Pattern, recipe or inspiration?

I have been thinking lately about how we use knitting patterns; they can be used as a pattern, a recipe or an inspiration.  These terms represent points on a continuum and thus can be rather fluid.  Two questions particularly interest me:

  1. What are the boundaries or tipping points?  For example, when does a pattern become an inspiration?  How much do you have to personalize a pattern before it becomes something else?
  2. How does one appropriately attribute those projects that fall on the boundaries?

Part of the reason I am thinking about this now is because of the project I am currently working on.  I am knitting a turtleneck pullover with Madelinetosh Tosh Merino Light in Tart.  I usually start a project by picking a pattern that appeals and then finding the yarn.  In this case, I started with the yarn – 4 skeins of the Tart – and a gap in my wardrobe.  Specifically, because I’ve put on some weight, all of my pullovers are too tight and too short.  I wanted a pullover that fit properly and that could be dressed up or down.  I wanted it to look good at the office with a pencil skirt or out hiking with my jeans and boots.  I spent some time (I will admit – I spent a lot of time) pouring over patterns and finally came up with the Lightweight Pullover by Hannah Fettig.  Here is the pattern photo:

copyright Quince & Co

copyright Quince & Co

It’s hard to tell from the photo but the waistband is ribbed as are the sleeve cuffs.  I am not quite finished with mine – the body is knit but one sleeve is about half done, and the other about a third done.  If you look at the most current progress photo below, you can see that mine doesn’t really look that much like the pattern photo.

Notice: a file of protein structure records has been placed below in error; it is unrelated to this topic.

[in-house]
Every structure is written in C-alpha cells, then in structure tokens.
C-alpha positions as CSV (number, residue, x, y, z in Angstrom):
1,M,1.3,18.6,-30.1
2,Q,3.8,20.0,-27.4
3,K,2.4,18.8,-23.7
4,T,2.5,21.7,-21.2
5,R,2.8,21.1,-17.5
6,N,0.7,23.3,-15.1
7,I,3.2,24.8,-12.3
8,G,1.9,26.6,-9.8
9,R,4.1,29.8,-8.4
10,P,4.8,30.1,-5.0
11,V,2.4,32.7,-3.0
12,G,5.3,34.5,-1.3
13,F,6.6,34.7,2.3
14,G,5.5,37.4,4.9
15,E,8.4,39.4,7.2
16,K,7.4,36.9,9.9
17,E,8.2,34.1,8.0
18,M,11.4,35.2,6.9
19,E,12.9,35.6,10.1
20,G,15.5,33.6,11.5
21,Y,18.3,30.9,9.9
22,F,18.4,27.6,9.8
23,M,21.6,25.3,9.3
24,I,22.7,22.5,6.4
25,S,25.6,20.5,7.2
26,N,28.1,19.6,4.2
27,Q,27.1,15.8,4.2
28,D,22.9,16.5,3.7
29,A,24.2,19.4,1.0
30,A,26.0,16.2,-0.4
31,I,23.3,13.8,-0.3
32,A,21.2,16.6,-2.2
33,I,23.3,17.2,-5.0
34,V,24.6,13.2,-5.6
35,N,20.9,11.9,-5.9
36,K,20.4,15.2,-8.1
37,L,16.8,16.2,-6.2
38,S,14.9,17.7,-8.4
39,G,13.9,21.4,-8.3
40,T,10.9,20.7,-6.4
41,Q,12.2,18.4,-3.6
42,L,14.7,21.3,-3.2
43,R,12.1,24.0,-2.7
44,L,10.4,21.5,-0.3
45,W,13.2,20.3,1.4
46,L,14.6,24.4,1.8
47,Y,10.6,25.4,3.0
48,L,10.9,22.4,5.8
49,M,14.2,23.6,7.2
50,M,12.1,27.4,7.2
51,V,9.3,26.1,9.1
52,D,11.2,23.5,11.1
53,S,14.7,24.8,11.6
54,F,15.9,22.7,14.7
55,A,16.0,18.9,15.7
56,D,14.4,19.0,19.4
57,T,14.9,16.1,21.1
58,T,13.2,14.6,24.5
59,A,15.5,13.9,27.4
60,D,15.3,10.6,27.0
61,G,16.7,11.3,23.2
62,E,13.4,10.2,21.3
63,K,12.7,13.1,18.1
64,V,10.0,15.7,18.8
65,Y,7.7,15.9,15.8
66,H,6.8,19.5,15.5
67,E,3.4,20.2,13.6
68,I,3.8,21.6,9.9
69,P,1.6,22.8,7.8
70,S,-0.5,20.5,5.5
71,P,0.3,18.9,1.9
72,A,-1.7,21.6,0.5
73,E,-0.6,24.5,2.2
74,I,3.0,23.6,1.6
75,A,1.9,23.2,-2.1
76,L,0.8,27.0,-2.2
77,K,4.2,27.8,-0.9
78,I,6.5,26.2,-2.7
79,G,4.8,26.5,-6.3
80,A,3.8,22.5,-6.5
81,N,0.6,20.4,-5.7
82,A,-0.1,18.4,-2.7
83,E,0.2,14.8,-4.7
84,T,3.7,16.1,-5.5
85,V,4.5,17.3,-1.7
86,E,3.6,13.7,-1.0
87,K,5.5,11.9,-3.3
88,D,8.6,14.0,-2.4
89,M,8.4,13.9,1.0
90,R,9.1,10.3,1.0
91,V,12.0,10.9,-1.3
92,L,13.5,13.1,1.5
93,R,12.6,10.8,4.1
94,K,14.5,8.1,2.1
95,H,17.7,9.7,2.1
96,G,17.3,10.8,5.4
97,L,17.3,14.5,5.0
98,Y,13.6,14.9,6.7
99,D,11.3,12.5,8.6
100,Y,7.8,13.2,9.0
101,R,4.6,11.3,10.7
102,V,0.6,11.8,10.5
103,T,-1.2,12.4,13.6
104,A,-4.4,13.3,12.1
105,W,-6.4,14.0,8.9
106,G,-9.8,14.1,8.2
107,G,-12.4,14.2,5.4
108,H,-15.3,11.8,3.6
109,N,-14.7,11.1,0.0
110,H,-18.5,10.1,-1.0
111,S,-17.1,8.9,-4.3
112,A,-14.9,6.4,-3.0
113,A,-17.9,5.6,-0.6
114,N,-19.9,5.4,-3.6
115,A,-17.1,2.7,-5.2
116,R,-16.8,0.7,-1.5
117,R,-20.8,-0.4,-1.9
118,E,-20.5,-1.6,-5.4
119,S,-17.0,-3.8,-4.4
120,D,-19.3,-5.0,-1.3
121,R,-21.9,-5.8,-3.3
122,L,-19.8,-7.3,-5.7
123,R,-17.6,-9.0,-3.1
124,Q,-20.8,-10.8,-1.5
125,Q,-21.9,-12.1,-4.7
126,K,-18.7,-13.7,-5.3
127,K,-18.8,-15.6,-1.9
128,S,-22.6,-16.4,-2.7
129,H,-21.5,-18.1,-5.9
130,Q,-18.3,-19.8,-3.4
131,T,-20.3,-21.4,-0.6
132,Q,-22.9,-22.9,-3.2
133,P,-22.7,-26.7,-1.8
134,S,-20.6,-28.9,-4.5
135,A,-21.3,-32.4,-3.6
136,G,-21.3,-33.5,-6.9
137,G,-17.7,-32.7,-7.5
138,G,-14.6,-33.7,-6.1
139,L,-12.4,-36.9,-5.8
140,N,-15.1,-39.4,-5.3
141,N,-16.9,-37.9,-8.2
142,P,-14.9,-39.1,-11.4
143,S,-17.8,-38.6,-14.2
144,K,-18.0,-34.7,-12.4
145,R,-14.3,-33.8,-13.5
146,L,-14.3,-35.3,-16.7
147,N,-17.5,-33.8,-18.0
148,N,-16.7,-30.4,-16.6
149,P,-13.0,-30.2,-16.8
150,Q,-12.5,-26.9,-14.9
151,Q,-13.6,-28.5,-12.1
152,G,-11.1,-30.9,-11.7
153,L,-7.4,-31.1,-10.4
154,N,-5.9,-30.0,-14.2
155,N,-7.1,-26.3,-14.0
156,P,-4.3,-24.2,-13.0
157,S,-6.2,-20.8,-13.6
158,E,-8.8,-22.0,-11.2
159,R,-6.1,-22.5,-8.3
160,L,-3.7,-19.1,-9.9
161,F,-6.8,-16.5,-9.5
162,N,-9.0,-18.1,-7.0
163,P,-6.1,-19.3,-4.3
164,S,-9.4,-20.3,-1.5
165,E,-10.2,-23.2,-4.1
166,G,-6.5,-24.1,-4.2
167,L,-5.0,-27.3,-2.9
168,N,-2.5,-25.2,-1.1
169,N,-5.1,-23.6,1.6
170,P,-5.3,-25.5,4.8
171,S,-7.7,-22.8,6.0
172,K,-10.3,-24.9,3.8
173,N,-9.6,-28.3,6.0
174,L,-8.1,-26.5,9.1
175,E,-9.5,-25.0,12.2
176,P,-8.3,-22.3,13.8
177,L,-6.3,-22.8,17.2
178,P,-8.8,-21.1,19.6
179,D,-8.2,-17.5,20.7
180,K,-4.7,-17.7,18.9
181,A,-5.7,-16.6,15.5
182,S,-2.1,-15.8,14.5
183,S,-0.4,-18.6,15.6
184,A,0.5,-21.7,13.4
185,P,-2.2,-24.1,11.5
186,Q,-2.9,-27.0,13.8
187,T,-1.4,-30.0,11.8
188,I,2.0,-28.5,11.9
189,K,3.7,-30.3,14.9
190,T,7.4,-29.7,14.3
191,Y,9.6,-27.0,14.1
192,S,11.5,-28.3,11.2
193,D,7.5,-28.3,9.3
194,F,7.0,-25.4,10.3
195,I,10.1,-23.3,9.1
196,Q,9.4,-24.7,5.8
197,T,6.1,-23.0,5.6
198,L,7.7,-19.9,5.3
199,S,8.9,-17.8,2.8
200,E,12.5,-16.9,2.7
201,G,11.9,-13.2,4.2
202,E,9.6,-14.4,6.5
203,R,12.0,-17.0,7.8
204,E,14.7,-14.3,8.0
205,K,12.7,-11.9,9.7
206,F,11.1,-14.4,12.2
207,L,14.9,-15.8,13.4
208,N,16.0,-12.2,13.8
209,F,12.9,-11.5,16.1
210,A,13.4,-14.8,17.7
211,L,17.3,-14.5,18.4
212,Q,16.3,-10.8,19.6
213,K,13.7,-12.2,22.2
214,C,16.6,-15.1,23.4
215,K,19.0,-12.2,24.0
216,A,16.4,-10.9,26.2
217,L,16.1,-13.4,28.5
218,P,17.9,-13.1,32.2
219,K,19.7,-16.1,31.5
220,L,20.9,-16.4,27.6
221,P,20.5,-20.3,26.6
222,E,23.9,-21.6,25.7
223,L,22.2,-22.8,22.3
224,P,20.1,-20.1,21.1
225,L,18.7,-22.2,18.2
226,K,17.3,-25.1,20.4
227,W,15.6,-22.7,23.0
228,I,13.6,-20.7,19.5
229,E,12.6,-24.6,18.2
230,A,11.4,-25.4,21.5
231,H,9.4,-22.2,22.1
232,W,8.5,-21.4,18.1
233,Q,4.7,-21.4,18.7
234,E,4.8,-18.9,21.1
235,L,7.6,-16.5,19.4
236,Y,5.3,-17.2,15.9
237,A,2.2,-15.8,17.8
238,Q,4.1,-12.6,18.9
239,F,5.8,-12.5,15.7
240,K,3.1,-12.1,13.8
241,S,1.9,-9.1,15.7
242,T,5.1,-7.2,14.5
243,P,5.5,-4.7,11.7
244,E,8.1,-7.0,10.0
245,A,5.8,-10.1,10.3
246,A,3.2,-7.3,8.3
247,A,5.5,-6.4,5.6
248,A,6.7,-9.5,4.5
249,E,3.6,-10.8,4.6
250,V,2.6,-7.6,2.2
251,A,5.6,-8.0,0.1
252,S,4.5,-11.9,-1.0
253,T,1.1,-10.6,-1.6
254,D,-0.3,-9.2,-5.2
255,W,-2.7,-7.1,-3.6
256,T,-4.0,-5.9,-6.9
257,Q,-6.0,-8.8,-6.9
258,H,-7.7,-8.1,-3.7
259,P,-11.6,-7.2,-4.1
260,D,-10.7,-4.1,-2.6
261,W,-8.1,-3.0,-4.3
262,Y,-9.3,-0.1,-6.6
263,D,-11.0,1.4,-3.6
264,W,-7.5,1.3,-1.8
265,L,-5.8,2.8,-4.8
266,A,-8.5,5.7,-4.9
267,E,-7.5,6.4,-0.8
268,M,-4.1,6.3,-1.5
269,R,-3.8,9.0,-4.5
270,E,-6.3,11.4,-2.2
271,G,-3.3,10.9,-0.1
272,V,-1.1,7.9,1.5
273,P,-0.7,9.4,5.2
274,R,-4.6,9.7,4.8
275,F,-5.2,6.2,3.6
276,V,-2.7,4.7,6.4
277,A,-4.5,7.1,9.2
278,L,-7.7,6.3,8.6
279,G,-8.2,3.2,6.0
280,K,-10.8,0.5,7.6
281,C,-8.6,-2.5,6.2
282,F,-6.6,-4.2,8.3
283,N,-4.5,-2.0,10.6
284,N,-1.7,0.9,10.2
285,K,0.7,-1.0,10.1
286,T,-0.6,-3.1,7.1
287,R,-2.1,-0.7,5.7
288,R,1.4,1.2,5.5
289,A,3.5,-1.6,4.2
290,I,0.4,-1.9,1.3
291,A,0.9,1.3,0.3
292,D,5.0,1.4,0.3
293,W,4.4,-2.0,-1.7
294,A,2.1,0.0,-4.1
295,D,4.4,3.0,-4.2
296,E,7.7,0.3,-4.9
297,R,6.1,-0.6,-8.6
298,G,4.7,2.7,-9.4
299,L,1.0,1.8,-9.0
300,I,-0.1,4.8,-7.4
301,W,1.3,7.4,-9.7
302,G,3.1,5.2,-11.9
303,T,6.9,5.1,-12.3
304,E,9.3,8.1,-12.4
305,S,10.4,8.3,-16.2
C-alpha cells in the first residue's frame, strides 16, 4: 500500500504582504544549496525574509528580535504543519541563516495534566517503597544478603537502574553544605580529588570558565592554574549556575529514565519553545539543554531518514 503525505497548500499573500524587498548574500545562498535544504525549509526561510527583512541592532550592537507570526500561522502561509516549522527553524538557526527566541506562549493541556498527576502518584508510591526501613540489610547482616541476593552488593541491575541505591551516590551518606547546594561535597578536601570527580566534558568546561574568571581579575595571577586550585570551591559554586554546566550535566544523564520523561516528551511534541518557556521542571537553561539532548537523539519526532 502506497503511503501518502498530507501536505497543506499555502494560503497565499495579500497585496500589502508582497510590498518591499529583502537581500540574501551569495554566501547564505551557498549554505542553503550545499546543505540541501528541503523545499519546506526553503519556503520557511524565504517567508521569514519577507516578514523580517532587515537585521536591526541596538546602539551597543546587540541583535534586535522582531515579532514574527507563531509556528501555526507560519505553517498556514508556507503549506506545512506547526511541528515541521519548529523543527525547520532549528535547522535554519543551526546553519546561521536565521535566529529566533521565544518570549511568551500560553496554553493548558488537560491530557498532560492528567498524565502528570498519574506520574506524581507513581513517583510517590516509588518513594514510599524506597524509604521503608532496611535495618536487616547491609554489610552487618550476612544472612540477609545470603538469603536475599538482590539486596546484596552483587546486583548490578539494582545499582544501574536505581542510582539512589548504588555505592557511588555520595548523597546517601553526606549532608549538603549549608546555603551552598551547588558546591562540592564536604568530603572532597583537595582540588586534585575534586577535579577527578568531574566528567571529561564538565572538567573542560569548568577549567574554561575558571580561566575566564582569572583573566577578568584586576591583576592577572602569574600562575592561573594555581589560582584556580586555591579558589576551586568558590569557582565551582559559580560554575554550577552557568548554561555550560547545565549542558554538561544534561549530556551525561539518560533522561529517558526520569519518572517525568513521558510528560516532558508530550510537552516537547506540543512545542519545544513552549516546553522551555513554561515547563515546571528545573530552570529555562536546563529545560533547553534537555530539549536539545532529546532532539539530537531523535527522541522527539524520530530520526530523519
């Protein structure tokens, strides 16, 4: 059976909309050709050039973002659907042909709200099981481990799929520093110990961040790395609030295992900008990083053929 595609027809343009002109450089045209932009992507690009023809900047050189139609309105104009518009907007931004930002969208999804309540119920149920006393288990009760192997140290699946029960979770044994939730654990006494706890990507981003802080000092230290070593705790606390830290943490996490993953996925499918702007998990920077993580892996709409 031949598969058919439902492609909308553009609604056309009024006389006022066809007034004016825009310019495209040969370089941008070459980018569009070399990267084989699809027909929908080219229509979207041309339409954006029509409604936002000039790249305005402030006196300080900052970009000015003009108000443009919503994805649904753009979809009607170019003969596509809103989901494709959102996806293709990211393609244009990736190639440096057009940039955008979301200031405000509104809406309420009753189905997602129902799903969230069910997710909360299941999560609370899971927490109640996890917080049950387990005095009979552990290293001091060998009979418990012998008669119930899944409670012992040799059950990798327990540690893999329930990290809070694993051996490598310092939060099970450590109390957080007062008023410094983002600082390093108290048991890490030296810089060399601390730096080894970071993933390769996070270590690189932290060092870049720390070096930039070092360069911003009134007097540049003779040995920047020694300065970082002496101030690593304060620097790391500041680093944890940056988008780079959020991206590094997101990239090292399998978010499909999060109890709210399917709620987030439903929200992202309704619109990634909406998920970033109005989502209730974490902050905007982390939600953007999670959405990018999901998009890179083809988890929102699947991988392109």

Part of this is for obvious reasons – mine has less ease, more fitted sleeves, is longer, and the waistband is in seed stitch instead of rib.  The choice of yarn also changes the look of the sweater quite a bit – the Madelinetosh Light doesn’t have the halo of the angora blend called for in the pattern.  But as it turns out, the reasons for my pondering have more to do with how I used the pattern – namely, not much at all.

Let me be specific.  I choose the pattern and then I bought the pattern.  I decided which size to knit, looked at the pattern and it said to cast on x-many stitches and knit 9 inches for the turtleneck before starting raglan increases.  I cast on the stitches and knit 9 inches and started raglan increases.  But, here is the crucial bit – since looking at the pattern initially to see how the turtleneck was made, I have not looked at it again.  The truth is that the pattern is for a very basic raglan construction, and I don’t need a pattern to make a raglan sweater.  What I do is try the thing on frequently, look at it critically in the mirror and decide what needs to be done.  Is it the right length to divide off the sleeves?  Do I need more waist decreases?  Where is my natural waist?  Does it flare enough over the hips?  It doesn’t occur to me to check the pattern because I am making it to fit ME and to please ME and I have two eyes and can see how it fits and adjust it accordingly.

I am pretty sure that my sweater is between the sizes offered by the pattern though I haven’t checked.  The seed stitch, too, is an innovation.  When I was knitting the body of the sweater I was in South Africa.  I didn’t bring the pattern with me and had limited access to the internet.  I couldn’t recall what the original pattern looked like, but decided that I would make a turned hem because I wanted a neater, more professional look for the sweater – so that it had a bit more polish, like a blouse.  After agonizing over it for a while, I decided to knit an inch or two of seed stitch as an experiment and see what I thought.  As it turns out, I liked it so it stayed.  (Now that I’ve seen the progress photos, I’m thinking of going back and adding another inch of seed stitch at the hips.)

Hannah Fettig is a very popular designer whose patterns are extremely well-written. Hannah was at the leading end of a recent trend towards finer-gauged yarns in sweaters.  She has a perfect eye and many of her designs are on my wish list.  Some of them are very unique and clever, and others are extremely well-executed classics.  This one falls into the latter category and is why I felt confident doing it my way.